Nosy Robots Smell Like Moths

Is it possible for a robot to follow a scent? Massimo Vergassola and his colleagues at the Pasteur Institute in Paris, France think so. They have derived a new algorithm using a method they call "infotaxis" that is similar to the strategy employed by moths.

The simplest approach to locating the source of an odor is chemotaxis—moving in the direction of higher concentration. This doesn't work for large animals in turbulent air flows; the odor plume is not smoothly consistent from low concentration to higher concentration. A more sophisticated method is needed.

Moths employ two distinct methods; "zigzagging" upwind when they have the scent, then "casting," which is moving crosswind to try to relocate the interrupted scent trail. A moth can smell a mate 7 miles way.

Robots could do the same thing, now that the math has been worked out.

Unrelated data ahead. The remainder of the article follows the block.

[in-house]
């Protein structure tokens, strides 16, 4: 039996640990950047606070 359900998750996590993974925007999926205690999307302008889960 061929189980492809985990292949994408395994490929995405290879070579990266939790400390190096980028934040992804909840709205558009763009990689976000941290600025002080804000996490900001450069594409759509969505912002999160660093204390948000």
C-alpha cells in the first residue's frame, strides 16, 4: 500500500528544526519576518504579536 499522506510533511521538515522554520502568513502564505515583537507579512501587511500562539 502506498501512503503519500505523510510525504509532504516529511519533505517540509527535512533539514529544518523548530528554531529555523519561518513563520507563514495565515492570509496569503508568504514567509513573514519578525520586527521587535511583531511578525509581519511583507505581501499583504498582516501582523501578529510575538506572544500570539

Science fiction writers have long thought about robots with a sense of smell. In his classic 1953 novel Fahrenheit 451, author Ray Bradbury created the chilling mechanical hound that guarded the firestation:

The mechanical Hound slept but did not sleep, lived but did not live in its gently humming, gently vibrating, softly illuminated kennel...

Nights when things got dull, which was every night, the men slid down the brass poles, and set the ticking combinations of the olfactory system of the hound and let loose rats in the fire house areaway. Three seconds later the game was done...
(Read more about Ray Bradbury's mechanical hound)

Another attempt to visualize sniffer robots and assign them a practical task is found in the 1985 movie Runaway by Michael Crichton (which has a surprising number of cool robotic ideas). In the film, detectives use a four-legged sniffer robot to find and identify trace compounds at a crime scene (see Crichton's sniffer robot from Runaway).

Robots are already in the testing stage who are able to detect odors and perform relevant actions. The RI-MAN healthcare robot from Japan has a smell-discernment capability, used to detect an incontinent patient. Other research includes the SPOT-NOSED nanobiosensors under development in the European Union, also for use in healthcare.

Read more about sniffer robot software; download this earlier paper on Olfactory search.

(This Science Fiction in the News story used with permission from —where science meets fiction.)